When planning my Churchill Fellowship, I wanted to find out more about initiatives that linked education, community and/or business to raise literacy – for children and for adults. Oral skills are an issue at work. Employers talk about young people not being able to communicate clearly when they start work. And its not just young workers. It’s very common for employers to look to workplace literacy programmes to improve employee participation in team meetings and their confidence to ask questions.
Setting out consciously to build young peoples’ oral communication skills makes sense and it looks like there is particular power when combined with contact with employers. Contact with employers is not a ‘nice to have’ – it has real potential to have long term positive impact. Research by the Education and Employers Taskforce It’s Who You Meet: Why Employer Contacts at School Make a Difference to the Employment Prospects of Young Adults found that young people who had contact with four or more employers were more likely to be successful and much less likely to be NEET (not in employment, education or training).
Words for Work is a National LIteracy Trust Programme set up to build young people’s oral skills and confidence and increase their exposure to employers. http://www.literacytrust.org.uk/words_for_work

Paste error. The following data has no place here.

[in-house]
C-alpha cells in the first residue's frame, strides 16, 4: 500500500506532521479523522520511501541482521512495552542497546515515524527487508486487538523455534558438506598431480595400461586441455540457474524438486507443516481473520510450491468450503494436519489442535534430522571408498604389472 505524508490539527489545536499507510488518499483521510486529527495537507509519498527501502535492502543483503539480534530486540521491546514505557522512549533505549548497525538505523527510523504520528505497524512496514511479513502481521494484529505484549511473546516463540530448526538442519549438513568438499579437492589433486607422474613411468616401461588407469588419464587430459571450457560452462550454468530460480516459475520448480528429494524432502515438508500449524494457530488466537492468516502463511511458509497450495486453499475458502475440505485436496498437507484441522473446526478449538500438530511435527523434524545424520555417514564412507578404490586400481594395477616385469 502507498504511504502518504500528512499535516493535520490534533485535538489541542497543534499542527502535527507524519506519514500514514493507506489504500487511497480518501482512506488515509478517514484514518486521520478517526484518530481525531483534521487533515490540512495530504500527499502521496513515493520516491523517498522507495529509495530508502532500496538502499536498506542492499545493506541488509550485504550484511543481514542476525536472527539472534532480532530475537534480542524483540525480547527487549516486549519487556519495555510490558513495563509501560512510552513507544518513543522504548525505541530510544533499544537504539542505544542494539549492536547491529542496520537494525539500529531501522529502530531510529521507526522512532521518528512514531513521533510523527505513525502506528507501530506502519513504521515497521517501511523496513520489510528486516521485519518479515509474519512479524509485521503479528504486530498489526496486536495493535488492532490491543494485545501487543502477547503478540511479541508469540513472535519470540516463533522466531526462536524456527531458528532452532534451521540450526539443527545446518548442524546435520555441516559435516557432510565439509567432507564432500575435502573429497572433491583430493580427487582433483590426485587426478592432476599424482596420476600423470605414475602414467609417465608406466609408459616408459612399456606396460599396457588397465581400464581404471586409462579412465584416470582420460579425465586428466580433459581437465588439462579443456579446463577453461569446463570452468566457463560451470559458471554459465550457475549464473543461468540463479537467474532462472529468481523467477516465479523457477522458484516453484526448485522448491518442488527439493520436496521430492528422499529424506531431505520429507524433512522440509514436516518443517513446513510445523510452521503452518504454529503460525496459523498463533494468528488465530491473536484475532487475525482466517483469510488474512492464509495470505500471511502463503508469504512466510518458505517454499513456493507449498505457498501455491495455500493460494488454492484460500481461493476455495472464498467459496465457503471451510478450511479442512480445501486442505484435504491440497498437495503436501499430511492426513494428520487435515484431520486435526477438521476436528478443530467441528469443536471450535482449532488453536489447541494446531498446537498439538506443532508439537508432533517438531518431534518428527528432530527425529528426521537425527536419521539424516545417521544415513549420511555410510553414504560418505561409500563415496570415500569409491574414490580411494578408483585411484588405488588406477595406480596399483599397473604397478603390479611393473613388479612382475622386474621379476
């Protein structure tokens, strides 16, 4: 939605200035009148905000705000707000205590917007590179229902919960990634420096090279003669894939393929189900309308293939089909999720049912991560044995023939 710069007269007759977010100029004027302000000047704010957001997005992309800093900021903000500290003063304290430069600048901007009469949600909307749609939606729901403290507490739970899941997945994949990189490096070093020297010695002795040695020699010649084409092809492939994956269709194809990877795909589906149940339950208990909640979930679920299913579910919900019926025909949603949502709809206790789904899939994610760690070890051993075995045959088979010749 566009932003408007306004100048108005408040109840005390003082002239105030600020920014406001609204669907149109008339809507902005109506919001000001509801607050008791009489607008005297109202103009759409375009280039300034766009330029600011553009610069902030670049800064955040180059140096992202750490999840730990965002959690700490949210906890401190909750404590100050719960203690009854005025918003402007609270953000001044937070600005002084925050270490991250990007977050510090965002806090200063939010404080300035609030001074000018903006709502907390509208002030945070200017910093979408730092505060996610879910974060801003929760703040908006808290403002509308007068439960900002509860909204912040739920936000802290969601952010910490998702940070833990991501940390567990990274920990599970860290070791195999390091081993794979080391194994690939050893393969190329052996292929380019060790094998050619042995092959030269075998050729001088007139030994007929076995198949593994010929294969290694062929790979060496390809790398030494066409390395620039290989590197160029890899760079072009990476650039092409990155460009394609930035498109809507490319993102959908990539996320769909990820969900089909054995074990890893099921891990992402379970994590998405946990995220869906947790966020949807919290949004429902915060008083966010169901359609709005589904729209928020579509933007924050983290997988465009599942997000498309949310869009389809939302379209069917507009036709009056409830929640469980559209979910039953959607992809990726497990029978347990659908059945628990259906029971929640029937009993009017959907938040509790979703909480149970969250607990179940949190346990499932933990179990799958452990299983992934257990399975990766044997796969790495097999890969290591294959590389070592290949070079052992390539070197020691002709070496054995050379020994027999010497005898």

Students aged around 13-14 work on communication skills as part of the English curriculum, and work in small groups with a volunteer business mentor for an hour-long sessions over six weeks. Evaluations show that it can really make a difference.
Currently the programme is being redeveloped to better deal with the practical realities of connecting education and business. School timetables are crammed, businesses aren’t able to commit to that many sessions and not all business people are able to work with young people. Where there is a good fit, employers are able to describe personal experience of stuggling to find a career or life direction , or to succeed at study and are able to commit
Words for Work may not be yet be quite the right structure. But the idea has real merit. Perhaps there is scope within Auckland Council’s Employer Pledge to think about ways to increase young people’s opportunities to really talk with employers and talk more about work earlier on in their school life.